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In 1939, the United States government began a series of experiments, later known as the Manhattan Project, with the goal of producing atomic weapons and power plants. After the completion of the Manhattan Project, many of the facilities involved in atomic weapons production were not properly decontaminated. For decades, workers in these facilities were exposed to hazardous levels of radiation and many developed various types of cancer. Several locations in Western New York manufactured  components for atomic weapons, including Bethlehem Steel in Lackawanna, the Linde Ceramics plant in Tonawanda and Simonds Saw and Steel in Lockport.

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Congress passed the Energy Employees Occupational Illness Compensation Program Act (EEOICPA) in 2000. The purpose of EEOICPA was to provide monetary compensation and medical benefits to atomic weapons workers who developed cancer as a result of radiation exposure, as well as to workers employed by atomic weapons producers who have developed chronic beryllium disease.  Under this law, claims can be filed in one of two ways: (1) submitting a claim under the Individual Dose Reconstruction Program, or (2) submitting a claim under a Special Exposure Cohort. In order to file a claim under the Individual Dose Reconstruction Program, a claimant must submit records proving relevant employment and the development of radiogenic cancer.  The National Institute for Occupational Safety and Health (NIOSH) then reviews the claim. If NIOSH finds the cancer to be at least 50% attributable to radiation exposure, the claim is accepted and the claimant will receive compensation. Individual dose reconstruction is a lengthy technical process that may not necessarily use accurate or relevant data.   

The Special Exposure Cohort (SEC) program provides a less complicated claims procedure. Under the SEC program, a claimant must have at least one of twenty-two specified cancers, such as thyroid or lung cancer, and must have worked a minimum of 250 days at a designated SEC site during a specified time frame. An approved claimant is entitled to $150,000 in compensation, as well as related medical expenses, under either dose reconstruction or an SEC.  

Between 1949 and 1952, Bethlehem Steel rolled uranium fuel rods for nuclear reactors under a contract with the federal government. Workers were not informed that they were working with uranium or that they were being exposed to dangerous levels of radiation. On July 14, 2010, former workers at Bethlehem Steel were granted Special Exposure Cohort status for the period from January 1, 1949 to December 31, 1952. Since Bethlehem Steel employees were previously only eligible to file claims under the dose reconstruction program, a majority of claimants have been denied compensation. As of September 2010, Bethlehem Steel workers had filed 1,815 cases under the EEOICPA. Five hundred twenty nine (529) cases were denied outright, without being sent for dose reconstruction. An additional five hundred seventy nine (579) cases were denied after review, with a vast majority of those cases rejected due to the government’s claim that the cancer was not work related. Only 411 cases have been approved for compensation.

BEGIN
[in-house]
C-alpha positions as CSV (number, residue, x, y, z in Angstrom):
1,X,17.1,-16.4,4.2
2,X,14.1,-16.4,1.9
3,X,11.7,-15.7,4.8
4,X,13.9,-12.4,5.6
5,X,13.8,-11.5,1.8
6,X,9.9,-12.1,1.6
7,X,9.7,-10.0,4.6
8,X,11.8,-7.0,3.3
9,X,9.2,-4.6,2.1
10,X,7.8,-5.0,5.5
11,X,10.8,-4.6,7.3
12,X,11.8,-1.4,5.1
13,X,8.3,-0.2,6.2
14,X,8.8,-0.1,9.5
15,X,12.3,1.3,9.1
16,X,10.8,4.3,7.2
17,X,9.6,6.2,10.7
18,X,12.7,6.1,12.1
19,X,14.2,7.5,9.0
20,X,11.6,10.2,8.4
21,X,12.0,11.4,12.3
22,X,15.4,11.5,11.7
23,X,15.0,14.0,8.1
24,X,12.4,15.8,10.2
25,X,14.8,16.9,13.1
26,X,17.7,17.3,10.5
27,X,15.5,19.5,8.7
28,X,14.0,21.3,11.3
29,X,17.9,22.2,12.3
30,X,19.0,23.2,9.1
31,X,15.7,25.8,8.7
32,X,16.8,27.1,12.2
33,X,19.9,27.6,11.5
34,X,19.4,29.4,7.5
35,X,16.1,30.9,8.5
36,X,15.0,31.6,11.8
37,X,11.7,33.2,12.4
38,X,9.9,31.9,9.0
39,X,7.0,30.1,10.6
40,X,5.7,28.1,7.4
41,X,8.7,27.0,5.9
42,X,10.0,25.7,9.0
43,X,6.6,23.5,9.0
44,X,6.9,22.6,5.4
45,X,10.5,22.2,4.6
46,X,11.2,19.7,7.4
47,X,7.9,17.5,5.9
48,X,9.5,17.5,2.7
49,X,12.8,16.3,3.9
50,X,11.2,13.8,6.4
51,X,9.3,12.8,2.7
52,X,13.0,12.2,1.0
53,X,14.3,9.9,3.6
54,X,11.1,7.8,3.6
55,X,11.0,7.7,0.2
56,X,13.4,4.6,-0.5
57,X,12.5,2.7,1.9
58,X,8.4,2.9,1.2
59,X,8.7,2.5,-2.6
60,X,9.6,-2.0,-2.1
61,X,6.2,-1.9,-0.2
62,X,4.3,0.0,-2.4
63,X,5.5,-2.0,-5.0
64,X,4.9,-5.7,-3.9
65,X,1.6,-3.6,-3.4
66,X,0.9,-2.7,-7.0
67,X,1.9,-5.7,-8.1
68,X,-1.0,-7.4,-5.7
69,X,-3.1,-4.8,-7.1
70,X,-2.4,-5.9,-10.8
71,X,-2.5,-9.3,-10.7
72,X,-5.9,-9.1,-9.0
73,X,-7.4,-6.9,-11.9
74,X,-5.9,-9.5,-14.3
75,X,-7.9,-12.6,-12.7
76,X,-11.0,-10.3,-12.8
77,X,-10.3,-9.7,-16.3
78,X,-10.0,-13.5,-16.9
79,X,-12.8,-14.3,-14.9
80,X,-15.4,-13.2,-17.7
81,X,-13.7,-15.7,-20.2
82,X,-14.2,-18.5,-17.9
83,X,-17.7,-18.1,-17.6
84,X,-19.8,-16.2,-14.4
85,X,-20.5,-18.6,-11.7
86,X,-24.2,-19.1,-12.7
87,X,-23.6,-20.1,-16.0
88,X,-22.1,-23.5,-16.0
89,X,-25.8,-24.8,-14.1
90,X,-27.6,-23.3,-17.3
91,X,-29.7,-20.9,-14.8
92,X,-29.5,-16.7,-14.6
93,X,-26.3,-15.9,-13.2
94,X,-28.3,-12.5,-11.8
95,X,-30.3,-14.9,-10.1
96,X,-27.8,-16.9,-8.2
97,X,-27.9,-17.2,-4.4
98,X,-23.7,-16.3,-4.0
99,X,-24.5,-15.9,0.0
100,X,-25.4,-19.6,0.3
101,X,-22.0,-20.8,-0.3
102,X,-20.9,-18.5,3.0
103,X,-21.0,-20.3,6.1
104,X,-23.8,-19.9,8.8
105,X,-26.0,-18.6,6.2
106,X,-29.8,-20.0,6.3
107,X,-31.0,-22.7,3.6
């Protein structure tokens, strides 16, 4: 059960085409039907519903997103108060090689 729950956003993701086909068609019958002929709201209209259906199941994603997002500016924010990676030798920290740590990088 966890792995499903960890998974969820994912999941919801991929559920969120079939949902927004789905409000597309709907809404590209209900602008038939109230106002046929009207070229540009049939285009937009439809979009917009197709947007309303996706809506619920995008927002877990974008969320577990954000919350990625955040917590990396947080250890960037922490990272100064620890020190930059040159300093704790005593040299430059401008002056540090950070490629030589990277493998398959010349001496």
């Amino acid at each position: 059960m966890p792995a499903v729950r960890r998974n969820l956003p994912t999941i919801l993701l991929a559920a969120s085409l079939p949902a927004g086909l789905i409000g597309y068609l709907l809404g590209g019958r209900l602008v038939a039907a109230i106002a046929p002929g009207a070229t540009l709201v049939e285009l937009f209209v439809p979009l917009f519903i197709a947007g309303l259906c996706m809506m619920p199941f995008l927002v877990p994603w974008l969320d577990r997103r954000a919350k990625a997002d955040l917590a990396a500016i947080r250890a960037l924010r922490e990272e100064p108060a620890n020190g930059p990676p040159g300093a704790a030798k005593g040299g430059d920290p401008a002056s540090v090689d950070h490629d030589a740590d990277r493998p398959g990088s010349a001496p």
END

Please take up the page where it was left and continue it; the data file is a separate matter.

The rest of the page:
In 2005, Linde Ceramics workers received SEC status for the period from October 1, 1942 to October 31, 1947, which is when the facility actively processed uranium ore. Many employees who started work at Linde after 1947 have been afflicted with cancers known to be caused by radiation exposure. These workers are ineligible to file a claim under the Special Exposure Cohort. Instead, these workers are forced to file under the dose reconstruction program, which has proven to be an exercise in frustration for many of them. Of 473 cases filed under the EEOICPA for Linde Ceramics, 241 cases have been referred for dose reconstruction. Of those 241 cases, just 85 cases have been accepted for compensation. Attorney John Lipsitz of Lipsitz & Ponterio, LLC recently appeared before the NIOSH Advisory Board on Radiation and Worker Health to advocate SEC status for all Linde workers through 2006. 

For over sixty years, employees who worked at facilities involved in uranium processing for the federal government were exposed to hazardous levels of radiation. These workers were not informed of the dangerous conditions under which they were working, nor were they provided with the appropriate safety equipment. Many retirees and former workers have developed cancer from their exposure to radiation, and the government has wrongfully denied them the compensation and medical benefits to which they are entitled.